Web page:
I don't know how Japanese people feel encountering this place for the first time, but for a thoughtful Westerner, the feeling is difficult to describe.  Both cultures have their superstitions, but in my case, any sense of foreboding was quickly overtaken by fascination.  Japanese graves, especially old ones, are not like modern Western graves.  A famous, or at least well-off Japanese person may have several gravesites.  (Miyamoto Musashi, the famous swordsman, has three.)  Graves do not necessarily contain bodies or even body parts; a lock of hair or an article of clothing worn by the deceased will suffice.  Needless to say, anyone who was anyone over the past 1200 years has a grave at Koyasan.  Though some rough maps exist, new discoveries are occasionally made.  Even Oda Nobunaga, a 16th century would-be unifier of Japan and destroyer of many temples, has a grave off the main path, marked with a small wooden sign pointing the way.  There are official monuments for war dead from several countries, family plots arranged similarly to what I might see at my local Calvary Cemetery (St. Calixtus Division), as well as graves that no one has any idea about.  In addition, common people carved small votives out of stone and left them here and there.  Sometimes, near the path, a close look at a random stone will reveal that it has been carved and left to honor the memory of some loved one long ago, half covered in dirt and moss.  No names.

votive carvings
Stones and votive carvings left by pilgrims.

Gravestones are sculpted in myriad ways; from classic-looking monuments to shapes that I am fairly sure predate any current religious tradition.  There are Shinto torii fronting large, round stones with fluted tops.  Buddhist saints, such as Kannon-sama, the goddess of mercy, top others.  Some are large and impressive; others, like the home-made carvings, humble and small.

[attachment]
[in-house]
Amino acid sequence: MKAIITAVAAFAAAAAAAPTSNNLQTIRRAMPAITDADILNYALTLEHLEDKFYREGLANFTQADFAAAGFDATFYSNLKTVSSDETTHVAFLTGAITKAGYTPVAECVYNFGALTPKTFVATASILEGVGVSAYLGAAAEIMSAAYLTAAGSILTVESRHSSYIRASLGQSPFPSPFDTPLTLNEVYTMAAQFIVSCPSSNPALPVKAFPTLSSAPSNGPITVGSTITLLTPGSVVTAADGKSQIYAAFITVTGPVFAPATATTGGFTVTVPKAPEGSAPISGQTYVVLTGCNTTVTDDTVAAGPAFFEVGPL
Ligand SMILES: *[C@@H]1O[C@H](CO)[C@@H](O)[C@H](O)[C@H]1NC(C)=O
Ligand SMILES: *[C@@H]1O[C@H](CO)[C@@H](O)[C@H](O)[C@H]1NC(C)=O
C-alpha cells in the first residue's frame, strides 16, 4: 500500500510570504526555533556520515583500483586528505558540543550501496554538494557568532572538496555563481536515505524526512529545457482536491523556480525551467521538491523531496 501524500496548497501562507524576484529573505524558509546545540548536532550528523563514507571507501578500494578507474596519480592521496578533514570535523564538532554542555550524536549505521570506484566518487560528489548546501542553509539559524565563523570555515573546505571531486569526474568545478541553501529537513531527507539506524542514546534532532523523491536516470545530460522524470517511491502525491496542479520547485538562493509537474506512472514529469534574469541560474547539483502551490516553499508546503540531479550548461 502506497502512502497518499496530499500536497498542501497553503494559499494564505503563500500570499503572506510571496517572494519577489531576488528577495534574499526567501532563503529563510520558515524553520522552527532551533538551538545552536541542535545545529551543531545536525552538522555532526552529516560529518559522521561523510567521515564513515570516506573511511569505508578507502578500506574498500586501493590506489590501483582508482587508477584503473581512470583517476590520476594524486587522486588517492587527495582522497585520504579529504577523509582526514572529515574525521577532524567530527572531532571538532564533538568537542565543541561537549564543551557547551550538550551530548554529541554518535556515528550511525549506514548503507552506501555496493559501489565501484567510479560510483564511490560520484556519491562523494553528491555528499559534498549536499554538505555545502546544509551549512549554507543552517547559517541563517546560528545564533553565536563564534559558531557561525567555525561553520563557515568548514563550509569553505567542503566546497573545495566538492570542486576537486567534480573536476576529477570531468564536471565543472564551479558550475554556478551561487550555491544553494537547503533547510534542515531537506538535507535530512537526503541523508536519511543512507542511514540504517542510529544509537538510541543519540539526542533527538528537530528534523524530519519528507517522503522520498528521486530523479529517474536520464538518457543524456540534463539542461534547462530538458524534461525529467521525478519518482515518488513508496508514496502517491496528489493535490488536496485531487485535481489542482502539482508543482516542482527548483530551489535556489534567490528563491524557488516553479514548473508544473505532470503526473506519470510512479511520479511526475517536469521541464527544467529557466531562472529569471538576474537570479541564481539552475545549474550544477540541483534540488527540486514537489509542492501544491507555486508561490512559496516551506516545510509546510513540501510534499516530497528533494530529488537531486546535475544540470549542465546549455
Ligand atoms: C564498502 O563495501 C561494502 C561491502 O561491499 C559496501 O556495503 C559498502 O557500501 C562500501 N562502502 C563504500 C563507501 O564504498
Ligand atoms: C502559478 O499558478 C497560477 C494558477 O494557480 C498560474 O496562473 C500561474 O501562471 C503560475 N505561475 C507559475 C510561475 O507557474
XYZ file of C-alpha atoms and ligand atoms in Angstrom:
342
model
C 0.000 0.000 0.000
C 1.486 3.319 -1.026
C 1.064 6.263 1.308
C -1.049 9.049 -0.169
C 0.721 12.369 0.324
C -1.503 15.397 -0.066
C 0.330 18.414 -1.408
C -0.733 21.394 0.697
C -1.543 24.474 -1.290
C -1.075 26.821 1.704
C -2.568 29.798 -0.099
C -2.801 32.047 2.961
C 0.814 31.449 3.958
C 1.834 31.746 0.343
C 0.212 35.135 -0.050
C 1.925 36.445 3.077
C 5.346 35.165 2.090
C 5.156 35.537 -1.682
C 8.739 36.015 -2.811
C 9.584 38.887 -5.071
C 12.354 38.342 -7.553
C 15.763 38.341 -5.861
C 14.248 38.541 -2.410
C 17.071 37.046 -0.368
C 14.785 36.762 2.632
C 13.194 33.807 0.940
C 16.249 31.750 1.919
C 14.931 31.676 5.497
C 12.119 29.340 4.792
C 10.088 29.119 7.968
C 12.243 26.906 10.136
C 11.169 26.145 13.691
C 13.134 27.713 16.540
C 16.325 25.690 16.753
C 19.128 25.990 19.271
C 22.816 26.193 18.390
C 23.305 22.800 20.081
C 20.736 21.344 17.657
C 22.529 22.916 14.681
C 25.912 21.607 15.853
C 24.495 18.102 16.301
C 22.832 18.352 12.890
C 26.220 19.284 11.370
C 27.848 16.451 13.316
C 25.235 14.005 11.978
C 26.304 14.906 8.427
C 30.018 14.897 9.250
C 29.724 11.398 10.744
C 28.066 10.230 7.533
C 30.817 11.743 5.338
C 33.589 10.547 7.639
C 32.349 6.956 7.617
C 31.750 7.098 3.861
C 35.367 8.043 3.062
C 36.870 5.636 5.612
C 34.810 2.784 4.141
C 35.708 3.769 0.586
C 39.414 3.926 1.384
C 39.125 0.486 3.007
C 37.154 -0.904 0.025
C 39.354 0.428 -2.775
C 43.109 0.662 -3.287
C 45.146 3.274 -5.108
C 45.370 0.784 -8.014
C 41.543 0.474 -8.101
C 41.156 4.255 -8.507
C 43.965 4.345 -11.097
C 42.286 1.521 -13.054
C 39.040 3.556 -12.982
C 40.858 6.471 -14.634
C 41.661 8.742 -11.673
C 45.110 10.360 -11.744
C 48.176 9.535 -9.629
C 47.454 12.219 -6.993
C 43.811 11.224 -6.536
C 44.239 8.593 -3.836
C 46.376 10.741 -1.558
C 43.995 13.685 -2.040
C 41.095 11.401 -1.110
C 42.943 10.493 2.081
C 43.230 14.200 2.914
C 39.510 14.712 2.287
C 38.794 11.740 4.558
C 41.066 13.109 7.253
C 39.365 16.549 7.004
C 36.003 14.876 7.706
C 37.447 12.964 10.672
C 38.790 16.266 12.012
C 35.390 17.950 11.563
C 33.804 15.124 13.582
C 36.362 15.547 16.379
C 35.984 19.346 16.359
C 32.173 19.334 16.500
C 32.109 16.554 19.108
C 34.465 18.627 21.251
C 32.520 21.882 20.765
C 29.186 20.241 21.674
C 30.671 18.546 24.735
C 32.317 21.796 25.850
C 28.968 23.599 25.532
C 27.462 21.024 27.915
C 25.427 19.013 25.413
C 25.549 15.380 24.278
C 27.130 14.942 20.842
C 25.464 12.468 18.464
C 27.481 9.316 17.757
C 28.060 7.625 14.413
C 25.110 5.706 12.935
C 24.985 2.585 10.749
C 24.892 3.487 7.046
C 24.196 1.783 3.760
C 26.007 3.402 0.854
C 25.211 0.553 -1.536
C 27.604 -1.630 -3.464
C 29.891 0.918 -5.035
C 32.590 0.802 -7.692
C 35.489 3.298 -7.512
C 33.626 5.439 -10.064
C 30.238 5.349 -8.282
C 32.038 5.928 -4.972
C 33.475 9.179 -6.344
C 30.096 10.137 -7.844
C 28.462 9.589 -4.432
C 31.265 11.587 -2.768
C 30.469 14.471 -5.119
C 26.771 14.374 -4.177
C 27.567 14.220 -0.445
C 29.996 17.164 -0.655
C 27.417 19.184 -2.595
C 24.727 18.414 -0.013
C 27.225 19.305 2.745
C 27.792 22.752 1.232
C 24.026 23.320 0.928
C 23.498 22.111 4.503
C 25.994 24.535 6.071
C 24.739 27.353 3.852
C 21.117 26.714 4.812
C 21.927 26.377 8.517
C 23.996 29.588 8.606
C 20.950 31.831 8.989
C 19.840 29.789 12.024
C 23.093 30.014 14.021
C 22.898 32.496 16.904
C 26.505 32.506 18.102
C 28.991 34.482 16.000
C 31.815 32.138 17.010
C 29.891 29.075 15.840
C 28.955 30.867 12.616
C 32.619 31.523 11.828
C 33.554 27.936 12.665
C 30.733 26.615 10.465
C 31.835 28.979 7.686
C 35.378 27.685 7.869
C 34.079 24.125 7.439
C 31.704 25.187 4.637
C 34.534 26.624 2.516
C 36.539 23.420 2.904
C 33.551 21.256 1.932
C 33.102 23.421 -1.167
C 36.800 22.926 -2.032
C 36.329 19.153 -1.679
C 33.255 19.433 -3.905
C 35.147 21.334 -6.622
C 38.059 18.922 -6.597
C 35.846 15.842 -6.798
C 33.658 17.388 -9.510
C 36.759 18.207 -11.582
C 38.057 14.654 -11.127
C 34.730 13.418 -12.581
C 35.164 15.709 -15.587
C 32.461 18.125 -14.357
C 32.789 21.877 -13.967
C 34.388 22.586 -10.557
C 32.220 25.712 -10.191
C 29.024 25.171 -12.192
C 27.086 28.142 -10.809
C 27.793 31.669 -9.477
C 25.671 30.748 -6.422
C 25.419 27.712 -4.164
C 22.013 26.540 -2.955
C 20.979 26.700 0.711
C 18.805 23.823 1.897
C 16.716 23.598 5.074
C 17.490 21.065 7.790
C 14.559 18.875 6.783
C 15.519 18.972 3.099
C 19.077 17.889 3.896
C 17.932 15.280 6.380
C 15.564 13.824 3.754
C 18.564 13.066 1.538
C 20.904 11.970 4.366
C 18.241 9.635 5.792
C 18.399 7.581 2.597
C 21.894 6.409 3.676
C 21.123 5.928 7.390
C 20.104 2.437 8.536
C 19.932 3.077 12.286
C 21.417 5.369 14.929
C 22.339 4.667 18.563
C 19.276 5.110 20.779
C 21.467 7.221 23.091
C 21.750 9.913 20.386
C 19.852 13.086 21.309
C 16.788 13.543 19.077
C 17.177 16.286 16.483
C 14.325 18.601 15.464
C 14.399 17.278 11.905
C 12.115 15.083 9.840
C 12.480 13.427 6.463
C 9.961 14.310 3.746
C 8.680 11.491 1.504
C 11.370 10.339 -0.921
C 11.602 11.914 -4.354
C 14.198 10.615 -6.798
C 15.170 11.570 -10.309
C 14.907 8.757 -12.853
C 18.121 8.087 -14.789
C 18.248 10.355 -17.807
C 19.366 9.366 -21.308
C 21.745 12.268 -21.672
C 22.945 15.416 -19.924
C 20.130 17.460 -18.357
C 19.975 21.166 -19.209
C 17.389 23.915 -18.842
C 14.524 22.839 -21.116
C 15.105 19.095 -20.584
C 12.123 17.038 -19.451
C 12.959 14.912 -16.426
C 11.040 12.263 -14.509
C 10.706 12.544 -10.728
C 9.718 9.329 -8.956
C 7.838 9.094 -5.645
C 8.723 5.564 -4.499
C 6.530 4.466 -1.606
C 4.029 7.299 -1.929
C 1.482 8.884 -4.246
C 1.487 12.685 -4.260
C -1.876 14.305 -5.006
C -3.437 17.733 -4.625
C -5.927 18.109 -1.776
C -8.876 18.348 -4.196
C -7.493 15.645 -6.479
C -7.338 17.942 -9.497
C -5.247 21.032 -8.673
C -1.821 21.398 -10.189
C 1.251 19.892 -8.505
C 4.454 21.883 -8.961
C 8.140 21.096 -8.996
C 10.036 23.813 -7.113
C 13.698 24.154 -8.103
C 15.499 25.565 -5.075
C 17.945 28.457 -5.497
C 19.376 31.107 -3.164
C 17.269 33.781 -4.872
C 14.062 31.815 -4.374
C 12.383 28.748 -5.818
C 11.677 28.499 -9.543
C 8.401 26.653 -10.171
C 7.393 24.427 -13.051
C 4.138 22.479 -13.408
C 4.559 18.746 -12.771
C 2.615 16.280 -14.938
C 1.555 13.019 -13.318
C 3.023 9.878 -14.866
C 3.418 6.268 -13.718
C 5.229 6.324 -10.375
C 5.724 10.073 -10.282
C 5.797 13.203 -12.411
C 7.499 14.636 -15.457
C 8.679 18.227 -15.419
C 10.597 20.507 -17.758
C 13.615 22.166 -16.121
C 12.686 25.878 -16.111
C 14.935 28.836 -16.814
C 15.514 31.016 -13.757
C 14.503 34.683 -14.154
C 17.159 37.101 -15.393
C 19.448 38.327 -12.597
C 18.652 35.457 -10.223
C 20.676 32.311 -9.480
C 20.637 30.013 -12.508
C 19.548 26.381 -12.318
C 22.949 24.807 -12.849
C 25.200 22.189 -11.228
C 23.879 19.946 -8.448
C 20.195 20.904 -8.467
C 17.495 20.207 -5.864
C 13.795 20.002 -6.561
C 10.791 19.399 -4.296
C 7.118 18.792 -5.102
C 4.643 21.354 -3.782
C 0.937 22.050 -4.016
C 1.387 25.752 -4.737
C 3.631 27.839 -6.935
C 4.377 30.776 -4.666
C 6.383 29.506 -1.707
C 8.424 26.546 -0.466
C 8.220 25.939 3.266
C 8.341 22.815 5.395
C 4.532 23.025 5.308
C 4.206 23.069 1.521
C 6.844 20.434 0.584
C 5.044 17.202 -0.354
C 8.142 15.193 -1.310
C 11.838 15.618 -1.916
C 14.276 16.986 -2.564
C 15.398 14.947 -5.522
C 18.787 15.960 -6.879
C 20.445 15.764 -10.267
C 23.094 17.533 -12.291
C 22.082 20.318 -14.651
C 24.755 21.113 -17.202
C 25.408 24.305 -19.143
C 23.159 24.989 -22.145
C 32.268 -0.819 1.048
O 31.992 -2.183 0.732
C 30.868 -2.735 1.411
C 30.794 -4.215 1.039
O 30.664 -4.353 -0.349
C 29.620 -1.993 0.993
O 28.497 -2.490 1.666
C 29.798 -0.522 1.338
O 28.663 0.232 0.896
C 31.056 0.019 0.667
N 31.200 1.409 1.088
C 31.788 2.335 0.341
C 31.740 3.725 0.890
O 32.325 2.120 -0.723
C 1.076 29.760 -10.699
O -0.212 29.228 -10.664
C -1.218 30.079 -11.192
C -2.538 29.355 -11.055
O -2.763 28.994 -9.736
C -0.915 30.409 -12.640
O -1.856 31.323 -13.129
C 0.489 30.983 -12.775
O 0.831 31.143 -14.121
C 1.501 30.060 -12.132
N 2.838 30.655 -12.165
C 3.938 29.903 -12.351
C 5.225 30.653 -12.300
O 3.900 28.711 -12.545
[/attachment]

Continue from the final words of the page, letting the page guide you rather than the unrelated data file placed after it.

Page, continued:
Kannon sama.

And just in case a solitary walk through a giant cemetery scares or intrigues?  Forget about it.  Even in a cold, persistent rain, the path is filled with happy pilgrims, wearing their thin, white jackets over their sweaters and windbreakers.  On one visit, I saw a group of novice monks undergoing initiation trials, in their new robes and with newly-shaven heads.  Though quite a number of foreign tourists come to Koyasan all year round, they still regarded me with some curiosity, or perhaps, unmonk-like, they were seeking some distraction from the task at hand. 

After about 40 minutes' walk (depending on speed or lack thereof), up and down gentle slopes and perhaps stopping at a monument or two, the path reaches its dramatic end.  On the near side, a visitors' pavilion, complete with tables and chairs and tea for anyone who wants it; and across another, larger stone bridge is the temple that fronts the tomb of Kobo Daishi sama.  Visitors are notified that no photos are allowed as we cross the bridge and enter the temple area.  As I come closer, the smell of incense and candle wax hangs in the air.  Inside the temple itself, it is austerely dark, though with the glint of gold of the temple furnishings.  One of a team of priests is chanting sutras with the help of a sound system.  As in any temple, there are offering boxes and small items for sale, including candles, large and small, that can be marked with the names of a devotee or loved one and lit in front of the altar, providing a proportionate offering is made.

Outside the huge wooden structure and around the back is Kobo Daishi sama's actual tomb, a small, modest structure compared to the temple proper.  There are pots of sand for burning incense and racks for candles.  People are standing back and praying, politely leaving room for a visitor to pass by.  Though there is ceaseless activity, there is also a sense of calm.  The feeling is both intensely emotional and somehow satisfying, even for someone who is not exactly a pilgrim.  Stop at the visitors' pavilion and have some tea, take a look at the homemade art on the walls left by devotees.  The walk back through the cemetery is just as long as the one going in, the rain just as cold and maybe even more penetrating, but the whole place feels lighter somehow.  Is it possible to have a gut understanding of something that can't be grasped intellectually?  I don't know.  Maybe the attempt to answer the question is what keeps leading me back to Koyasan.

The Konpondaito

Works cited
Davis, F.H.
1992 Myths and Legends of Japan NY: Dover Pub.
Koyasan Sukubo Assoc.
n.d.    A guide to Koyasan (brochure).
Thaler, M.
n.d. “The Monk and the Mountain” The Japan Times.